Toilet charity’s plan for Trump-named village goes down the pan
A toilet-building charity’s effort to rename an Indian village after US President Donald Trump has been blocked. District officials who oversee Maroda village said the renaming effort was a fundraising stunt for the charity. But residents of the village in Haryana state worried they would not get free toilets if they abandoned the new name “Trump Sulabh Village”, the charity said.
What next? None of the funding is coming from Trump or the US, but Sulabh International founder Bindeshwar Pathak said he hoped the renaming attempt would bring attention to their efforts to improve sanitation across India, where about 60 per cent of the 1.25 billion population defecates in the open. “The real issue is that the area had already been declared open-defecation free,” though a survey by the charity found only 40 of the village’s 160 homes had toilets, Pathak said. “When we brought attention to the lack of toilets, they asked us to remove the signs” declaring its new name as Trump Sulabh Village. Most villagers who attended a renaming ceremony said they did not know who Trump was, but were happy to take his name if it meant a free toilet.
Cricketer gets suspended one-year ban for talking to press
Sri Lankan cricketer Lasith Malinga received a suspended one-year ban after the fast bowler pleaded guilty to a charge of speaking to the media without permission. The sanction is suspended for six months and Malinga will be fined 50 per cent of the match fee from his next one-day international, Sri Lanka’s cricket board said. The charge against Malinga came from his response to Sports Minister Dayasiri Jayasekara accusing players of being overweight after Sri Lanka failed to reach the semi-finals of the Champions Trophy, with the team dropping several catches against Pakistan.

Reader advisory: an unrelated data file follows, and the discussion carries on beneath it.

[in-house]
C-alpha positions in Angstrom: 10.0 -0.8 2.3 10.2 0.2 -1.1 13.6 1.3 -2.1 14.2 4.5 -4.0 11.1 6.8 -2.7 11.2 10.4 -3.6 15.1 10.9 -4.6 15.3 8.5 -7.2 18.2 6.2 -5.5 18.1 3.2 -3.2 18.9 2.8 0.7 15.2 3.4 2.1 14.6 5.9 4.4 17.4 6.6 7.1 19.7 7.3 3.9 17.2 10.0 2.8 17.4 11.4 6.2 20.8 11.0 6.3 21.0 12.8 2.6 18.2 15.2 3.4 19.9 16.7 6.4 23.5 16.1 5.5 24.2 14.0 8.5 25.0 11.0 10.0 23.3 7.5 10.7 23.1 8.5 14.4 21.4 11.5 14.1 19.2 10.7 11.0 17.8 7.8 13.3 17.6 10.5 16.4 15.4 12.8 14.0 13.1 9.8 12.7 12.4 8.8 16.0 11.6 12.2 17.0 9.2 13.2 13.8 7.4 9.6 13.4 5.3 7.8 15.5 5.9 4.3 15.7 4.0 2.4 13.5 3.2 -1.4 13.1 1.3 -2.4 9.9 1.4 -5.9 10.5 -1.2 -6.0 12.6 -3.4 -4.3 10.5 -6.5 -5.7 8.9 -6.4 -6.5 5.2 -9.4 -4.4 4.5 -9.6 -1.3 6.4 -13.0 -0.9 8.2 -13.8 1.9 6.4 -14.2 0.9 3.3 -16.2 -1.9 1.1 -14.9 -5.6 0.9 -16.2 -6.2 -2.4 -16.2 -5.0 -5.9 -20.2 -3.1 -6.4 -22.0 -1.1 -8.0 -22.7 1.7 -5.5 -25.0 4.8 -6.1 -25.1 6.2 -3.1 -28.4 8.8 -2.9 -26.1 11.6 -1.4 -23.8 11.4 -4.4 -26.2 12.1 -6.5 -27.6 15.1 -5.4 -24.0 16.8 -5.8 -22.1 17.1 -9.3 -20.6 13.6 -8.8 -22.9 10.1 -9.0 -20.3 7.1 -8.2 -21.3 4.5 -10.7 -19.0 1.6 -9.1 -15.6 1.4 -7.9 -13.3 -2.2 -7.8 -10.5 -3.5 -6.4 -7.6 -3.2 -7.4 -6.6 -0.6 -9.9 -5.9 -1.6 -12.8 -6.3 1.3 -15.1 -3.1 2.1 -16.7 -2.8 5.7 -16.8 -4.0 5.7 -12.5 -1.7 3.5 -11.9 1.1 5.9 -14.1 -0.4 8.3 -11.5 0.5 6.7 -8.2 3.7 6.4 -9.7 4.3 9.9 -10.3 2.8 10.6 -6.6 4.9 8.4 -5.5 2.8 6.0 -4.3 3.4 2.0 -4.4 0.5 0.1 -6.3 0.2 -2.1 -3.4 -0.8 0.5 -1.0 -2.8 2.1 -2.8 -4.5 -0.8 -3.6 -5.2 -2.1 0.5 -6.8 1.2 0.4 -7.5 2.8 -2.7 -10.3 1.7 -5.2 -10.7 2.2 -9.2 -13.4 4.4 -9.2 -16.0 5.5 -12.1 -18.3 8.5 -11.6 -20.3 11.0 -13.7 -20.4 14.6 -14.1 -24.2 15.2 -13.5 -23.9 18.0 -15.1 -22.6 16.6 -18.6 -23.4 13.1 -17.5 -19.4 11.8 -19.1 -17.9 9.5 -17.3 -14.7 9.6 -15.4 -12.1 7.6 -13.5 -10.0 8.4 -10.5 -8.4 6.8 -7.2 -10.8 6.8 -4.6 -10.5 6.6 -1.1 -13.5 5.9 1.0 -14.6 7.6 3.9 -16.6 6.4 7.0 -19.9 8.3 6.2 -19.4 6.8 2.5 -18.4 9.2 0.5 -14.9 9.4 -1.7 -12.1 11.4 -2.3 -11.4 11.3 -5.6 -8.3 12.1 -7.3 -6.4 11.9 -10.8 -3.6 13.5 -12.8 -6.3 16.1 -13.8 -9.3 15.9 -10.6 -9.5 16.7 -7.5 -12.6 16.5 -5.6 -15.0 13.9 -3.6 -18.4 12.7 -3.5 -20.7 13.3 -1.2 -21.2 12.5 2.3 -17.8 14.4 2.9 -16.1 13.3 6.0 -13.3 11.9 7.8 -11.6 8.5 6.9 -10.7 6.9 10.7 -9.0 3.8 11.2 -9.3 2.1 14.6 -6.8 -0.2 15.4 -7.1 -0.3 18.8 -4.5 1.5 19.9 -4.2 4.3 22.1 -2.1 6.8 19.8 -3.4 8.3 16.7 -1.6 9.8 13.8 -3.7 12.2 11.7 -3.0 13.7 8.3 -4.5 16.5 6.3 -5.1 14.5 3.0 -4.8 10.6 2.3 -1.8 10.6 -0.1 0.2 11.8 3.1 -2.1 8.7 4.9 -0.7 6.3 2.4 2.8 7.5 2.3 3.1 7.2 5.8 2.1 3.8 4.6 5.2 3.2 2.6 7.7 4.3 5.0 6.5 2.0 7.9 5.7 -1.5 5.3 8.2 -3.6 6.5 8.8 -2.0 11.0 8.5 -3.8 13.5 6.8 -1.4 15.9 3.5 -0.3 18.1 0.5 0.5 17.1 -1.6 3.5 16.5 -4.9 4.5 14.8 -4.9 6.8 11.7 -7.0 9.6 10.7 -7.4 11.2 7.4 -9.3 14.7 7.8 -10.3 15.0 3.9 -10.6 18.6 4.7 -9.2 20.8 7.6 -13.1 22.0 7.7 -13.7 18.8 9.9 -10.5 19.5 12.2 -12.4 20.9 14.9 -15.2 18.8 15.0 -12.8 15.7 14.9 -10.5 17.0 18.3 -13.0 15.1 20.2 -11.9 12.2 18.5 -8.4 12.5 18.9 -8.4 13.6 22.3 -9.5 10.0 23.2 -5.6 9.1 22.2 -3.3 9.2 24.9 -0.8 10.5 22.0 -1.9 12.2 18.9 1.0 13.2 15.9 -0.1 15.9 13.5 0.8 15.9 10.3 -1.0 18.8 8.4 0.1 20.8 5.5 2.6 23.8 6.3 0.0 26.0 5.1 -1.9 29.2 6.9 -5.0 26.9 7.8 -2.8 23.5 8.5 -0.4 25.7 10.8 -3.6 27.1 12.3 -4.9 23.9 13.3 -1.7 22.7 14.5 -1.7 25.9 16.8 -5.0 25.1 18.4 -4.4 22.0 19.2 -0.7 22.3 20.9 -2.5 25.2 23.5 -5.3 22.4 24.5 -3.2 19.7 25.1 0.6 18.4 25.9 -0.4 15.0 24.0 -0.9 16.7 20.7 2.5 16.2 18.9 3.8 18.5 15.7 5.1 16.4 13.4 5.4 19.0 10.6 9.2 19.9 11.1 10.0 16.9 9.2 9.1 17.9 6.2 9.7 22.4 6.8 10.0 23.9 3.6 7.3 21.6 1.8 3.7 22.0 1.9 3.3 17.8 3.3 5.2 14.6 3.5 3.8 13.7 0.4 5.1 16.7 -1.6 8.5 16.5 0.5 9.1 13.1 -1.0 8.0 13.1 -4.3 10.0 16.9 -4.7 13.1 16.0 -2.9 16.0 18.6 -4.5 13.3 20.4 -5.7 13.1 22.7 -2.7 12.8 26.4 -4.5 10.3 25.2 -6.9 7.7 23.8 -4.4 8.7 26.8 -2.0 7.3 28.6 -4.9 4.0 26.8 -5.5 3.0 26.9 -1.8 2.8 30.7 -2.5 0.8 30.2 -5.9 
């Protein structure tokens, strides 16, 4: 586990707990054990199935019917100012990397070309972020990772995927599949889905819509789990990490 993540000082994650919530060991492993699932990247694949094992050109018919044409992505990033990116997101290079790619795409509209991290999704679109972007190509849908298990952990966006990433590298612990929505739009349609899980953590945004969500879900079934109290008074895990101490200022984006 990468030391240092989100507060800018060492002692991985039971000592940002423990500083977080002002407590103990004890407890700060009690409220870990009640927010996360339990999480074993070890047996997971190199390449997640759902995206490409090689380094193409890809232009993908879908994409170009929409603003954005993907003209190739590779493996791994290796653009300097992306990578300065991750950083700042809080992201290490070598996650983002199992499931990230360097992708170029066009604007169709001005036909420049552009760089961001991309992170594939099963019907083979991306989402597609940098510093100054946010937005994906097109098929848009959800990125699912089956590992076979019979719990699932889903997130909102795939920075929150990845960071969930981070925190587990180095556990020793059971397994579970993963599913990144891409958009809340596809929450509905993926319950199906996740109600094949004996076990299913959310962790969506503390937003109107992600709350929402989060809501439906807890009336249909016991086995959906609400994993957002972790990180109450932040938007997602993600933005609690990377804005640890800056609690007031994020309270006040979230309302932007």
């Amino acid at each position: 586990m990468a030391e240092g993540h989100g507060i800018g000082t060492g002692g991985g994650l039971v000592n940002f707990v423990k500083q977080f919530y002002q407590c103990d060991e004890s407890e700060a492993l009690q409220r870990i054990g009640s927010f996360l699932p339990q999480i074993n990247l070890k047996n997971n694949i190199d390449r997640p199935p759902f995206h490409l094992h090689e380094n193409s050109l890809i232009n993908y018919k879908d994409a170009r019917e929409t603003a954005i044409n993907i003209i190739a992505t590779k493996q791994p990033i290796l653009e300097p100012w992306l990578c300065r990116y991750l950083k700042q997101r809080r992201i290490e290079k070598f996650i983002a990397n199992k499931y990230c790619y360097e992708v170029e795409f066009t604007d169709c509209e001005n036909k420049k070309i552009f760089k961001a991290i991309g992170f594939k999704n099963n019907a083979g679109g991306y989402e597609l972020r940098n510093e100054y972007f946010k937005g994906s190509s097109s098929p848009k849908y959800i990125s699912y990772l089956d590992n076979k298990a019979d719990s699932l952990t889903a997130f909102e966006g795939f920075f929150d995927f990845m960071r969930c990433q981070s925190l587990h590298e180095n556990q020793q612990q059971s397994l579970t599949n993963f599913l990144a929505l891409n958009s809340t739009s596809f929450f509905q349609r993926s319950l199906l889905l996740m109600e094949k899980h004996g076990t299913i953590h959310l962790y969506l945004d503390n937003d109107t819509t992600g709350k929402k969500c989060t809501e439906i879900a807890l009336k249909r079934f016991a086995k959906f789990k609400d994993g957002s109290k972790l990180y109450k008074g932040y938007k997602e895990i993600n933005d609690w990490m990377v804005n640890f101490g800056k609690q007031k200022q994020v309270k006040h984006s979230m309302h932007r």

What next? Malinga said players knew best about the game and likened the minister – who had suggested military training for the team – to a monkey occupying a parrot’s nest. Sri Lanka Cricket appointed a three-member disciplinary committee with Malinga pleading guilty to breaching his contract with the board by speaking to the media without permission. A special executive committee meeting later considered the finding of the inquiry and announced the sentence, which meant the bowler was free to play in the home series against Zimbabwe that started on Friday.
Professor who called Otto Warmbier ‘clueless white male’ loses job
The University of Delaware has cut ties with an adjunct professor who suggested that Otto Warmbier, the American student whose death last week after being imprisoned in North Korea drew worldwide attention, was a “clueless white male” who “got exactly what he deserved”. Katherine Dettwyler, who taught in the anthropology department as recently as spring, “will not be rehired” the university said. Her comments “in no way reflect the values or position of the University of Delaware” the college said. Warmbier, 22, was visiting North Korea when he was sentenced to 15 years hard labour for trying to steal a poster from a hotel.